Installment Contracts and Material Breach
Supreme Court Economic Review, Volume 26, pp. 1-46, 2018
43 Pages Posted: 2 Oct 2009 Last revised: 21 Oct 2019
Date Written: 2018
Default rules in contract law grant a buyer the right to terminate an installment contract (i.e., a contract over the recurrent delivery in multiple periods) and cancel future deliveries if, and only if, past deliveries by the seller are sufficiently defective (putting the seller in "material breach"). This form of endogenous reversibility of the contract introduces memory and renders the installment contract non-divisible. Using an incomplete contracts framework with buyer's relationship-specific investment, I show that absent other contractual solutions an installment contract with endogenous reversibility can solve the buyer's holdup problem and implement the first-best outcome. Multiple independent contracts over one delivery each, installment contracts without the right to terminate, or installment contracts with exogenous reversibility cannot solve the buyer's holdup problem. I further show that the optimal termination right is not too buyer-friendly when the buyer has low bargaining power in ex post renegotiations. This result serves as an economic rationale for the restriction of termination rights to cases of material breach of contract.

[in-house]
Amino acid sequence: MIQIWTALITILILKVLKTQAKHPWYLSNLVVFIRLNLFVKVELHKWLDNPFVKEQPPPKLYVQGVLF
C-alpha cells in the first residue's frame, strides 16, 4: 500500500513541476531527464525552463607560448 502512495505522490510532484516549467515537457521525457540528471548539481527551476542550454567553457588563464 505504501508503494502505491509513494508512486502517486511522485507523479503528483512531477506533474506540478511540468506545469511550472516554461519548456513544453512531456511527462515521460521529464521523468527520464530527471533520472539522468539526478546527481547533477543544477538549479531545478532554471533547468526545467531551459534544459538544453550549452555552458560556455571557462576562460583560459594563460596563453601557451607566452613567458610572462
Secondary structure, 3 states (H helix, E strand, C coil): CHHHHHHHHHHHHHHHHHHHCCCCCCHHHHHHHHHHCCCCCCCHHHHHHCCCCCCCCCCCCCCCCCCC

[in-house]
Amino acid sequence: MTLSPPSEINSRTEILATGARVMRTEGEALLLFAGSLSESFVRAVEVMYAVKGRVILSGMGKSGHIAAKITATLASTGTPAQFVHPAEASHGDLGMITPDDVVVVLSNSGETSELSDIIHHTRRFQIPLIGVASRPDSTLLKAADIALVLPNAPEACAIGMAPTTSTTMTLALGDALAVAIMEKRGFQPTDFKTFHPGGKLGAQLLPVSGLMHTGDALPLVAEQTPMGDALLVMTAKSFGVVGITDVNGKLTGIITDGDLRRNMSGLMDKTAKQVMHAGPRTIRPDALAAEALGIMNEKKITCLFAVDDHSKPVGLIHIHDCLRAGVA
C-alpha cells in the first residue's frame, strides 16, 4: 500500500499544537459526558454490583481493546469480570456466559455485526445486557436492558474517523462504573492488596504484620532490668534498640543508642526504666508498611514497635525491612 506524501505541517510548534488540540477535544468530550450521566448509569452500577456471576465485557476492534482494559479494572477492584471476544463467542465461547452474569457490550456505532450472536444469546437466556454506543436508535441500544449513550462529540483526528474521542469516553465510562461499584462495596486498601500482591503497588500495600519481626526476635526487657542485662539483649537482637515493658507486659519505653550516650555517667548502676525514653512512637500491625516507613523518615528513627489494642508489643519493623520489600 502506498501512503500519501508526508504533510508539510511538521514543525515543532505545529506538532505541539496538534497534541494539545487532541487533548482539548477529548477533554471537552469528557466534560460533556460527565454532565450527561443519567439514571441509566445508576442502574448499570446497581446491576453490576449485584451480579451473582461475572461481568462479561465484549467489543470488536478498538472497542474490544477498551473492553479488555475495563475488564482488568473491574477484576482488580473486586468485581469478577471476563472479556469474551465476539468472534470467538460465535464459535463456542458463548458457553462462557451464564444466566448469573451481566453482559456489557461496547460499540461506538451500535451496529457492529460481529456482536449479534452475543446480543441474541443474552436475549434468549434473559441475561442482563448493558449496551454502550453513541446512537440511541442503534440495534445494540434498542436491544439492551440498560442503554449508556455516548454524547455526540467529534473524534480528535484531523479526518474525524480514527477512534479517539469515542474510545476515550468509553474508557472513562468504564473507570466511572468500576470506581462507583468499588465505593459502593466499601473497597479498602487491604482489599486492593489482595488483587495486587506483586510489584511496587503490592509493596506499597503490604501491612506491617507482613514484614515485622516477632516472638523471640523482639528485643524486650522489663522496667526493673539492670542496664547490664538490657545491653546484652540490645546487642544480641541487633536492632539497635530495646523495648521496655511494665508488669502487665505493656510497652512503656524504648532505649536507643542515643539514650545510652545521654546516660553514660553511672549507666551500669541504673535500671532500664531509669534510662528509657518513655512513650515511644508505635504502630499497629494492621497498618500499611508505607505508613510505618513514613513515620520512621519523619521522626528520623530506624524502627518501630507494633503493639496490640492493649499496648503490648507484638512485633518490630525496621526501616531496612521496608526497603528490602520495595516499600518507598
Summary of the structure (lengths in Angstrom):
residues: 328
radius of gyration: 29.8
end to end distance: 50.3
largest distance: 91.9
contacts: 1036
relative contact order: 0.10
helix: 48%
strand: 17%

Keywords: contingent control rights; default rules; expectation damages; holdup; installment contracts; material breach; non-divisible contracts; endogenous reversibility
JEL Classification: D23, D86, K12, L42
Suggested Citation: Suggested Citation